How did 2019 simultaneously manage to be the longest year in living history, and the shortest? Is it physics, or is it just perception? At this time last year, writing this very same closing article, I complained about the overblown ceremony that was organised to receive the first of the larger aircraft for the newly resuscitated Air Tanzania Corporation.
I was not happy, being of the opinion that the money for the ceremony and the aircraft would have been better spent on social services rather than what is undeniably a vanity project. I ended by exhorting us to meditate on what patriotism means, hoping that 2019 would be better. As the saying goes, if you want to make God laugh, make plans.
It is amusing, in retrospect, that the greatest outrage I could come up with last year was irritation that we were buying a jet. It was also disingenuous. I knew things were bad and likely going to get worse in 2019, but I was compelled to hope for the best. It is human nature, a necessary survival mechanism. In times of trouble, we manufacture hope.
Who knew that 2019 would turn out to be much more harrowing than anticipated all over the world?
A decade is ending. A new one is upon us. We already have a wealth of documented human history to rely upon to guide our way into an increasingly unreadable future. Let us philosophise a bit instead.
I once witnessed a discussion between a development political scientist who didn't ascribe to the Bretton Woods model (neoliberal economists remain the worst), and an Africanist about the concept of time. Specifically, time and certainty.
You see, "development" tells us that time is linear and ever moving forward and that progress is more or less inevitable. That's how we have chosen to organise our world as we draw closer to each other via globalisation.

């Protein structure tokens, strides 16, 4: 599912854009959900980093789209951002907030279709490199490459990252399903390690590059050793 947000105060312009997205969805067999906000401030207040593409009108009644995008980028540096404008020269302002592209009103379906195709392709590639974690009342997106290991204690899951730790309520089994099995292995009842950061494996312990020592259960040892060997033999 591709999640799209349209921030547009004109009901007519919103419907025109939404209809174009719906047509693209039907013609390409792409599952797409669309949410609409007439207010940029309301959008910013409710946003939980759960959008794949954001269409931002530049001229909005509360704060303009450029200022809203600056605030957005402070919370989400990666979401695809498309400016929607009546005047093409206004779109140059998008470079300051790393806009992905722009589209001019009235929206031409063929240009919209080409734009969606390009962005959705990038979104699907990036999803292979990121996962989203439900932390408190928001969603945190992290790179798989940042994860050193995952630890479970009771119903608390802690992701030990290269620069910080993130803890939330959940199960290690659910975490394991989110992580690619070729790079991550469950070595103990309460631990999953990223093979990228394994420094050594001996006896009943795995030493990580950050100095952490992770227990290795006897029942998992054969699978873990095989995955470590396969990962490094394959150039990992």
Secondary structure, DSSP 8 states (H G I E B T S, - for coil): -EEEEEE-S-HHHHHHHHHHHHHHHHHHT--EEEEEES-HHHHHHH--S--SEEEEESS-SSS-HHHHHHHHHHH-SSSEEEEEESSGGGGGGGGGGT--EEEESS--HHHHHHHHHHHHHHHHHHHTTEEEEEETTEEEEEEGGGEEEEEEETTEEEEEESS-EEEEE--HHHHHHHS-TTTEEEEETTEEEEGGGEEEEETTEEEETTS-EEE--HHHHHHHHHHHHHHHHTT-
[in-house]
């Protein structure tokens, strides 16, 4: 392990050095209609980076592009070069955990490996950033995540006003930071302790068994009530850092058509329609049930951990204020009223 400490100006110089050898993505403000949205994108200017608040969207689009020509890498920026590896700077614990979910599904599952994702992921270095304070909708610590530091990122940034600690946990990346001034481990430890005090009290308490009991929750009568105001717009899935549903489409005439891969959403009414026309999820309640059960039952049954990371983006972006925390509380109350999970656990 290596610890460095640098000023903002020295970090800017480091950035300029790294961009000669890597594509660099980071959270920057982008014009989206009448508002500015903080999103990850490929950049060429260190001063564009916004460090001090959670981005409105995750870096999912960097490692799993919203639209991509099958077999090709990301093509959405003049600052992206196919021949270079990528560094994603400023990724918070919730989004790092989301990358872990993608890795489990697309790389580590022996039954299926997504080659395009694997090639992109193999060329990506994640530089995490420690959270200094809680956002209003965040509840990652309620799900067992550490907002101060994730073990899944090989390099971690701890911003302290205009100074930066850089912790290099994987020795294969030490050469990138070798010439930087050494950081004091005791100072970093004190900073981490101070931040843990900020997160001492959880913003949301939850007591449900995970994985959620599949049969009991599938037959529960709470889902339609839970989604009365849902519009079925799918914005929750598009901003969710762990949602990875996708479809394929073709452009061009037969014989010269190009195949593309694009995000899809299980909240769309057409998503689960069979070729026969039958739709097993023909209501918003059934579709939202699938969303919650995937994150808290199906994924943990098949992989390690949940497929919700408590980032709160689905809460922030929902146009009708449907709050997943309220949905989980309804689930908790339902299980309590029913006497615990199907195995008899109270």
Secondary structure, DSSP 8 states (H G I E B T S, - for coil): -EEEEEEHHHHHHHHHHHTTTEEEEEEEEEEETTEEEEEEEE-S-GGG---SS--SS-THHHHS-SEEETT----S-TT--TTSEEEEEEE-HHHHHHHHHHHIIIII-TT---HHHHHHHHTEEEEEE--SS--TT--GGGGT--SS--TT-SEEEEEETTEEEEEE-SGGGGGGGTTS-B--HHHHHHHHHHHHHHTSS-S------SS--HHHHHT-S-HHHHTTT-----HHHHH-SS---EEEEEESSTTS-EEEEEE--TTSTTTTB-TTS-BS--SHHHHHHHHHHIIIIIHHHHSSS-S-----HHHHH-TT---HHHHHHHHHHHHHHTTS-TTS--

Technology helps with this, providing the "certainty" of constant improvement, prosperity, etc. I get why my Head of State is obsessed with buying planes and building things, for what is a better testament to this belief in benevolent advancement than big, impressive, tangible things? Ahem.
For now let's contend with the alternative view of time, pre-modern if you will and quite pagan at heart. It is cyclical, embracing the recurrence of events, the elision of past, present and future, people and nature and the divine. In this sphere, the concept of "dominion over all things" is anathema. It is seen for what it is: Hostile to life, love, nature and thriving. And my conclusion this year is that we are watching the end of an era and the painful birth of the next.
Life is not black and white but with every action we make a choice. Will you recycle this coming year in the hopes that your grandchildren will not be poisoned by microplastics? Will you accumulate wealth and so-called achievement over sacrifices for love and community? Will you stand with or against tyranny?
Will you at least think about it? Have a happy new year and I wish you well in the hopes that we will continue this conversation in the coming decade.
As always, it is an honour and a pleasure to write for and with you. Come on, 2020, we are ready. After all, time waits for no one...
Elsie Eyakuze is a consultant and blogger for The Mikocheni Report.